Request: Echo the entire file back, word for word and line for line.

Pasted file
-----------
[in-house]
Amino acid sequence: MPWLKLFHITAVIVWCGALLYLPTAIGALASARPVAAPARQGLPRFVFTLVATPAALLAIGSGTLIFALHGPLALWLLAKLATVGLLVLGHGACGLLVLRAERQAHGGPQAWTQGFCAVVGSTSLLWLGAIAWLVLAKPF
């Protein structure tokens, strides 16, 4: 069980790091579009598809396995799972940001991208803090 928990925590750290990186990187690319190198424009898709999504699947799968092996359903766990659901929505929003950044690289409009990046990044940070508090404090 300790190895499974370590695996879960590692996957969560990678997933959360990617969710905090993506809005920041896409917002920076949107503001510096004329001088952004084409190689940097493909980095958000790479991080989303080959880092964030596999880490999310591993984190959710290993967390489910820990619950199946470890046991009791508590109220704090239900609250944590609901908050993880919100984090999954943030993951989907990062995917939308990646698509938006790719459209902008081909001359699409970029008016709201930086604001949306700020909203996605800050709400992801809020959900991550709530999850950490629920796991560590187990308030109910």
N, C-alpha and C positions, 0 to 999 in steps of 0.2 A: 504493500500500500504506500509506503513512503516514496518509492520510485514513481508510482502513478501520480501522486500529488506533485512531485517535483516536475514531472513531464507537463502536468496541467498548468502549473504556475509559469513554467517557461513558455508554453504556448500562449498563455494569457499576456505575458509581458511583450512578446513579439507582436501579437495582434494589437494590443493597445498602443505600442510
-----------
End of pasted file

[in-house]
Amino acid sequence: MPWLKLFHITAVIVWCGALLYLPTAIGALASARPVAAPARQGLPRFVFTLVATPAALLAIGSGTLIFALHGPLALWLLAKLATVGLLVLGHGACGLLVLRAERQAHGGPQAWTQGFCAVVGSTSLLWLGAIAWLVLAKPF
């Protein structure tokens, strides 16, 4: 069980790091579009598809396995799972940001991208803090 928990925590750290990186990187690319190198424009898709999504699947799968092996359903766990659901929505929003950044690289409009990046990044940070508090404090 300790190895499974370590695996879960590692996957969560990678997933959360990617969710905090993506809005920041896409917002920076949107503001510096004329001088952004084409190689940097493909980095958000790479991080989303080959880092964030596999880490999310591993984190959710290993967390489910820990619950199946470890046991009791508590109220704090239900609250944590609901908050993880919100984090999954943030993951989907990062995917939308990646698509938006790719459209902008081909001359699409970029008016709201930086604001949306700020909203996605800050709400992801809020959900991550709530999850950490629920796991560590187990308030109910």
N, C-alpha and C positions, 0 to 999 in steps of 0.2 A: 504493500500500500504506500509506503513512503516514496518509492520510485514513481508510482502513478501520480501522486500529488506533485512531485517535483516536475514531472513531464507537463502536468496541467498548468502549473504556475509559469513554467517557461513558455508554453504556448500562449498563455494569457499576456505575458509581458511583450512578446513579439507582436501579437495582434494589437494590443493597445498602443505600442510